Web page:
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Week of Saudi Culture in Moscow inviting favorable reaction from Muscovites

October 05, 2:04 UTC+3 MOSCOW

The organizers have also put up for a display the everyday household items used by people in Saudi Arabia

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MOSCOW, October 5. /TASS/. Events of the Week of Saudi Culture that began at the New Manege exhibition center in Moscow on October 2 in the run-up to the first-ever state visit to Russia by King Salman bin Abdulaziz Al Saud are inviting a highly favorable response from the Muscovites, organizers of the week told TASS on Wednesday.

"After two days of admittance, we can say for sure the events timed for the week have invited an encouraging reaction from Muscovites," a spokesman for the press service of the project said. "We didn’t expect so many visitors."

Right from the entrance of the New Manege the guests of the exhibition can scent the dense and spicy aroma of oriental perfume that drifts alongside with them from one hall to another.

"This is the traditional perfume widely used by Saudi men," culture expert Ajaher Musa told TASS. "It contains gris-amber, which imparts the very special nuance to it."

Folk music groups rehearse in one of the halls. They perform Saudi melodies on traditional musical instruments - the qanun, which is a trapezium-shaped bandore, the oud that used to a forerunner of the lute, and darbuka, a kind of drum widely spread in the Middle East and North Africa.

The musicians give full-fledged concerts at nighttime.

The exhibition titled ‘Kingdom: a Look from the Inside’ is the main event of the week. Two halls of the New Manege where white walls are placed to form a labyrinth show the works of Saudi Arabia’s best artists, painters and sculptors likewise, as well as photos and digital installations.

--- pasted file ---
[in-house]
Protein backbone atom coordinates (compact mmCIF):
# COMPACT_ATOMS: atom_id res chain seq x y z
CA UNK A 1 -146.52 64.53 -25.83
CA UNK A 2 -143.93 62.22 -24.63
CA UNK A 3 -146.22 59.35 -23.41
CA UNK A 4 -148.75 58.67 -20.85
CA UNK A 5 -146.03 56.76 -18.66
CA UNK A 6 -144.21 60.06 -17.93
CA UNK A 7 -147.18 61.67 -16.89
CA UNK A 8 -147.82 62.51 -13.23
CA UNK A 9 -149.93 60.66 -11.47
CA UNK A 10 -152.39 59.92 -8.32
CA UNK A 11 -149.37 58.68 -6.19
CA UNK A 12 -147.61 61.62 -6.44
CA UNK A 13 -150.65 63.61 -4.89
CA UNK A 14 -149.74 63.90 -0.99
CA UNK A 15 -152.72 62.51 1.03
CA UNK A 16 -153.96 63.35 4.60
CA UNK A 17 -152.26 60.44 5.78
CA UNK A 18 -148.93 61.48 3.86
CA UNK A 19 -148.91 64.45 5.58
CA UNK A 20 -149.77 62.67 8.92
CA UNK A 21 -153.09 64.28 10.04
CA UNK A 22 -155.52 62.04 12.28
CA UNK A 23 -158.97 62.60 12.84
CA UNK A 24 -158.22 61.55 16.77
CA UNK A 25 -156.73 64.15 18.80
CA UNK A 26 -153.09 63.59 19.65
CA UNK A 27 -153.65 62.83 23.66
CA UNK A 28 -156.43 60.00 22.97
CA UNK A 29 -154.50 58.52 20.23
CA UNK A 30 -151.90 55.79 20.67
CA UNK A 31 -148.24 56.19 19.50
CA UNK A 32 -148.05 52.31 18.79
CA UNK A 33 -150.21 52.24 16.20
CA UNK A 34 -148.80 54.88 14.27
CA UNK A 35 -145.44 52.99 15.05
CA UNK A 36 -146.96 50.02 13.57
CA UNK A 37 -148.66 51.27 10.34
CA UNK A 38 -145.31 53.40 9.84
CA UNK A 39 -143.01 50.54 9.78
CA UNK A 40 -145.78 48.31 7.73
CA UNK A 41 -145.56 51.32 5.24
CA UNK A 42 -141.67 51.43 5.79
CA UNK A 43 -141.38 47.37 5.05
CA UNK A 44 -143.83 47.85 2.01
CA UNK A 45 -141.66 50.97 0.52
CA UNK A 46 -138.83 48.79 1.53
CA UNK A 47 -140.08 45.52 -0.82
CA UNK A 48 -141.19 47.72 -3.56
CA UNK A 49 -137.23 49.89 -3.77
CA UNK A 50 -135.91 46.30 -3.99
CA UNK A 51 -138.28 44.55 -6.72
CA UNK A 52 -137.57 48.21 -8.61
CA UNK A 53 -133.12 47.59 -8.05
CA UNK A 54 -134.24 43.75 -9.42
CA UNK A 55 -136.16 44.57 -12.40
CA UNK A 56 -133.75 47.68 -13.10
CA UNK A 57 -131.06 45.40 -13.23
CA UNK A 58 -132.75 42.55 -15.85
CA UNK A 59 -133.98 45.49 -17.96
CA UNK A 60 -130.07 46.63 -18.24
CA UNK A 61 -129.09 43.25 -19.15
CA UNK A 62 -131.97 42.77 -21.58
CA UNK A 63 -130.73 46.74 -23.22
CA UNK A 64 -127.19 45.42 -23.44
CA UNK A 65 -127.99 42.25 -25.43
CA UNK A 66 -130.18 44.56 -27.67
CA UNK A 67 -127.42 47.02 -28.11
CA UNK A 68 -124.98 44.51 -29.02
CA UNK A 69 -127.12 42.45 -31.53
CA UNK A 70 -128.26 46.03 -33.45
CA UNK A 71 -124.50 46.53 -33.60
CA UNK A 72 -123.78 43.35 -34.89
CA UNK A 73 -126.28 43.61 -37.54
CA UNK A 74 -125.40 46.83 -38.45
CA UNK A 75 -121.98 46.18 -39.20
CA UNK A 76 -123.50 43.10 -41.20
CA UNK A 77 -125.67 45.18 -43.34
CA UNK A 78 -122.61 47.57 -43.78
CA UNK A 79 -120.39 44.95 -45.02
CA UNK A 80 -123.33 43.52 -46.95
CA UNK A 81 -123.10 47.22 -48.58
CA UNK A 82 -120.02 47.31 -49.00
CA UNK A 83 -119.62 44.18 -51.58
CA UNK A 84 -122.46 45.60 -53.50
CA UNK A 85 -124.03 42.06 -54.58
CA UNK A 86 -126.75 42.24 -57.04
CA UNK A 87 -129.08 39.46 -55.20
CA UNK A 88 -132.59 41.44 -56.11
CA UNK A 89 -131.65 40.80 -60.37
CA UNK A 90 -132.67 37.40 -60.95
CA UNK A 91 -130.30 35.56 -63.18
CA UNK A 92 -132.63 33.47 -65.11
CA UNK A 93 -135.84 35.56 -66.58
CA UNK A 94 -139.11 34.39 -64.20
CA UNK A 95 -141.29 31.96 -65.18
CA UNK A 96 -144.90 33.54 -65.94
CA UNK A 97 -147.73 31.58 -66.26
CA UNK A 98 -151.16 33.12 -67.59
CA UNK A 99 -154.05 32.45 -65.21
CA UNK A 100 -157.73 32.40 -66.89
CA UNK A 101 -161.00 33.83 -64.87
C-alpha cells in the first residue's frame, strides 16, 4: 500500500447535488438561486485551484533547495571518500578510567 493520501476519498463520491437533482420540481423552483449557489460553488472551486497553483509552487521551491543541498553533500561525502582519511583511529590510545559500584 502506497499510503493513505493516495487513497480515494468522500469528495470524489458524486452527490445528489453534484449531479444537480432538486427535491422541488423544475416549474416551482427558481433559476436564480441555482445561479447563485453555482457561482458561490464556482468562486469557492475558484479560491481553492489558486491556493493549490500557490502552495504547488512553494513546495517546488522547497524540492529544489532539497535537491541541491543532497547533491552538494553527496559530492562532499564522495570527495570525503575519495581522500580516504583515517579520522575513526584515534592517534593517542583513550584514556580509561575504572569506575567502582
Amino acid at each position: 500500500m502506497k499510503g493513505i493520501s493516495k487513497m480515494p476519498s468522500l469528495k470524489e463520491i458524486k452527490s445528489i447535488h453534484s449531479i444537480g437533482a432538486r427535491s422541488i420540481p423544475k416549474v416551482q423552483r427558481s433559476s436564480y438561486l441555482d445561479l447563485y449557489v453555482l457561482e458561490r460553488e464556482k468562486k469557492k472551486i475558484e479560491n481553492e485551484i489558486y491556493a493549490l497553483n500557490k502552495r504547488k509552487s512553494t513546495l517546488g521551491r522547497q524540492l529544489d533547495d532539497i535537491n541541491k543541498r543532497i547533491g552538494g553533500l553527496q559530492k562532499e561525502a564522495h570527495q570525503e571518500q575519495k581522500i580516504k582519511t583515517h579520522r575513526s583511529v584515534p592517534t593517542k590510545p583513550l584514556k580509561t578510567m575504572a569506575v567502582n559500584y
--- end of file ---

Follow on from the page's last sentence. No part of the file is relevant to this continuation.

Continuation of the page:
The organizers have also put up for a display the everyday household items used by people in Saudi Arabia. School desks, the tops of which are decorated with intricate figurines and where their owns have scribbled personal names, as well as rugs for prayers occupy a separate place at the exhibition.

"Take care, please don’t step on it," Ajaher Musa explains. "Carved on this rug are the positions for the feet, knees, arms and the head during the sujud - the prostration to God directed towards Mecca, which is done during the daily prayers."

Placed on the wall is a huge photo demonstrating a bird eye’s view of Mecca. "Very soon hotels and apartment houses will be towering around the main mosque of the Kaaba. There’s a need for building hem because the number of hajjis is increasing from one year to another and running into tens of millions of people," Musa says.

The artists’ works strike the visitors with the diversity of materials. One of them, Raeda Ashour, has used pure gold, while Ahmad Angawi laid out a highly complicated geometric pattern with wooden tablets taken off the windows of urban houses. Once in the past, these tablets played the role of window grates safeguarding women from the inquisitive looks of the passersby.

Long strings of beads hanging right from the ceiling are also on display. Contrary to the first impression one may get, written on them are not the 99 names of the Almighty but names of women.

"Traditionally, the Saudis have believed it was a shame to pronounce the name of your mother, wife or sister in public but one women decided to put an end to this practice in 2015," Musa says. "These beads symbolize the emancipation of women in today’s Saudi Arabia."

The exhibition ‘Kingdom: a Look from the Inside’ gives the visitors an opportunity to see Saudi Arabia with their own eyes with the aid of virtual reality technologies. The display includes virtual tour helping guests to visit the famous sites of the kingdom, to see sculptures and art installations, and to look into the ancient districts of traditional cultural centers of the region.

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